English, Department of



Mara Mauermann

Date of this Version


Document Type



The George Eliot Review 20 (1989)


Published by The George Eliot Review Online https://GeorgeEliotReview.org


Who is Klesmer? He is not - as Gordon Haight points out - Franz Uszt; he may be Anton Rubinstein (2). Has anyone, I wonder, thought about the possibility that he may be just what his name proclaims: Klesmer? A klesmer, that is.

Klesmermeans 'a musician'. It is Yiddish and derives from 'k'lejsemer' - (3) musical instrument. The 'Klesmorim' were wandering Jewish musicians who played at weddings or on holidays like Purim, later also in public houses or on fair-grounds. They could play everything their audience demanded, from sentimental pieces to wild dancing tunes. Throughout the middle ages they had hard times avoiding the distressing restrictions of Christian administration like high taxes, persecution and prohibition. With the development of the cities some klesmorim settled down permanently - there have been some famous groups in Prague, Frankfort and Berlin. The instruments they used varied - a description of a group in about 1800 mentions two fiddles, a clarinet, a cello and a dulcimer. Although Klesmerim will sometimes use elements of song, Klesmer music generally means instrumental music.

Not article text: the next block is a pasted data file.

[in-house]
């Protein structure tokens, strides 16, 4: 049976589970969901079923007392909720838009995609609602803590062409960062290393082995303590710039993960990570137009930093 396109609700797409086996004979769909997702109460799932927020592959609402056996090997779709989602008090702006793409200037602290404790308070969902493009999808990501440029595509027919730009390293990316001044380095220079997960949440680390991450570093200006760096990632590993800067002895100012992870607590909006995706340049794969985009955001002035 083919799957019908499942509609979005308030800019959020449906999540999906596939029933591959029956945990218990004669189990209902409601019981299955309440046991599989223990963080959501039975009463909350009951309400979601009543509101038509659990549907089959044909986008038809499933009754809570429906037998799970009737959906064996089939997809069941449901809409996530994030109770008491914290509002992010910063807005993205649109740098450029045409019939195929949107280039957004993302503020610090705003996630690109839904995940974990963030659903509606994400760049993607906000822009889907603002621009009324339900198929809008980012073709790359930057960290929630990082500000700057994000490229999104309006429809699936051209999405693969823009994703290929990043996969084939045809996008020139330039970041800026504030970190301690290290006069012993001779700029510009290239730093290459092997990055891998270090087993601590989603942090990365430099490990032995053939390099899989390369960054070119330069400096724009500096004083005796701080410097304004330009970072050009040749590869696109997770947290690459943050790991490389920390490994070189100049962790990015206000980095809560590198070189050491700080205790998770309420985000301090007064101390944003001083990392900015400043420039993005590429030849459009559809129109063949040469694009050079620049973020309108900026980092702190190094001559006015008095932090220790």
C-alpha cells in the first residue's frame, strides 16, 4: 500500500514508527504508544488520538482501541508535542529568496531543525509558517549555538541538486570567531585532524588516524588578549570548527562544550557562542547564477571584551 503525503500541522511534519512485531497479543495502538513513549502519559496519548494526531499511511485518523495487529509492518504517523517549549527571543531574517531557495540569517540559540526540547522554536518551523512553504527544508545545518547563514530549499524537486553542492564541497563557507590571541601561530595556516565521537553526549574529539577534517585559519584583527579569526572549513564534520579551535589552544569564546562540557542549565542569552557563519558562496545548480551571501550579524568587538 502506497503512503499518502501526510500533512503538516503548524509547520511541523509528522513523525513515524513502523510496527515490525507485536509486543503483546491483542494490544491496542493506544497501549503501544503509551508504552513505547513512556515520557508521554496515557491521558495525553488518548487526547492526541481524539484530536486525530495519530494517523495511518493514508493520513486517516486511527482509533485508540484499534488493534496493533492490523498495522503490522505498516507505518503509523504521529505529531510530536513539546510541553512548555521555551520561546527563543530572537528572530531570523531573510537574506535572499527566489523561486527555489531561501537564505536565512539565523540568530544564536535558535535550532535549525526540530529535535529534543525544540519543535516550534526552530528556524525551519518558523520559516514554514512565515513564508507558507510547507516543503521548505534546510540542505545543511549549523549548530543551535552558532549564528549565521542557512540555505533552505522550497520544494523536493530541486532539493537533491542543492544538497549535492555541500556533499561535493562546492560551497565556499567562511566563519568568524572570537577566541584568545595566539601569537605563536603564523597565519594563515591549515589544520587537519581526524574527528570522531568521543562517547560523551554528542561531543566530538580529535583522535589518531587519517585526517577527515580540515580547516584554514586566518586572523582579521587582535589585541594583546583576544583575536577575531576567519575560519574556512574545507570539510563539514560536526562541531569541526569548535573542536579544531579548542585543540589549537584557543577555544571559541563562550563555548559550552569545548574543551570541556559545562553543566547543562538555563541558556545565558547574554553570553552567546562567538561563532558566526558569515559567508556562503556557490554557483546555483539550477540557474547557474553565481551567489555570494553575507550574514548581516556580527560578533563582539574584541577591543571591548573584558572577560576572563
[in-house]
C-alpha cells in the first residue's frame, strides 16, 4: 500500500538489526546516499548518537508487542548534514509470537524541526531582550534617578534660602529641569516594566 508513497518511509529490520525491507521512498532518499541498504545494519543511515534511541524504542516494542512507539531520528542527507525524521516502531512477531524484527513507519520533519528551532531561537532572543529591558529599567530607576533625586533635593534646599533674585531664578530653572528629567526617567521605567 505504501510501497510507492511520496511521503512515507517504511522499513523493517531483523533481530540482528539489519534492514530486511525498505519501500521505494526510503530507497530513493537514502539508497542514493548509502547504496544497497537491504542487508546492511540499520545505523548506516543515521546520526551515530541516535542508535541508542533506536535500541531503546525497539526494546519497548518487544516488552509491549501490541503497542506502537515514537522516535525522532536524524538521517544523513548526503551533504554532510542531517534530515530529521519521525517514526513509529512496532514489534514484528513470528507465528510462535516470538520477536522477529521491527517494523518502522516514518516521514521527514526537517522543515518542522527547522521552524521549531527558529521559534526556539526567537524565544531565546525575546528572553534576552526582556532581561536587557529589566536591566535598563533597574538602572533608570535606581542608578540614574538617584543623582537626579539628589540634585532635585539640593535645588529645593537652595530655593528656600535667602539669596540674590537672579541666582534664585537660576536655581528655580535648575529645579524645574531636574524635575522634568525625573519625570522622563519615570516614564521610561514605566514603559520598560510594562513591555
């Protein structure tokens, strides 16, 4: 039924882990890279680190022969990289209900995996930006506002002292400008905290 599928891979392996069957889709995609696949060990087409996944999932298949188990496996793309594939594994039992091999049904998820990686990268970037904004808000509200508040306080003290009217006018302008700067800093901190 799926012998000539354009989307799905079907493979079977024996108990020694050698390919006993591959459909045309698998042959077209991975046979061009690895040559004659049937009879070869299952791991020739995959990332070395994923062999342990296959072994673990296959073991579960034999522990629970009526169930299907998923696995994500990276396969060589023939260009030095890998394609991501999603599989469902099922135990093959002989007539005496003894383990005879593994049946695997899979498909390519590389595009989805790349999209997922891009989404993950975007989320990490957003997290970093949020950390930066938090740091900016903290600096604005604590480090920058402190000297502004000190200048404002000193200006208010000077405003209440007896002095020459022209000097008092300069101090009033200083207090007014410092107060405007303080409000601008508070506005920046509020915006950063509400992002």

After the progress of Jewish emancipation throughout Western Europe the tradition of Klesmer music continued in the Eastern areas. The ancient musical elements of Jewish music (4) - already brought to a high standard by the Chassidic movement (5) - mingled with styles from many countries and developed the special Jewish-Chassidic sound that is so characteristic for Klesmer music.

Jewish emigrants brought Klesmer music to America, where it easily mixed with styles like Jazz. Modem Klesmer groups often present a happy mixture of Jazz and European folk traditions. Among the instruments used are clarinets, banjo and piano, saxophones, trombone and percussion. They preserve that special Jewish sound, and above all this music often conveys a certain spirit of fun. It is true that Chassidic or Yiddish melodies can be extremely sad and melancholic, but there also is a strong element of wit, irony and satire. And the dancing tunes just carry you away!

Did George Eliot know about Klesmer music, and did she choose Herr Klesmer's name deliberately, as a kind of inside joke? (Where are those who main lain that her later novels lack a sense of humour?!)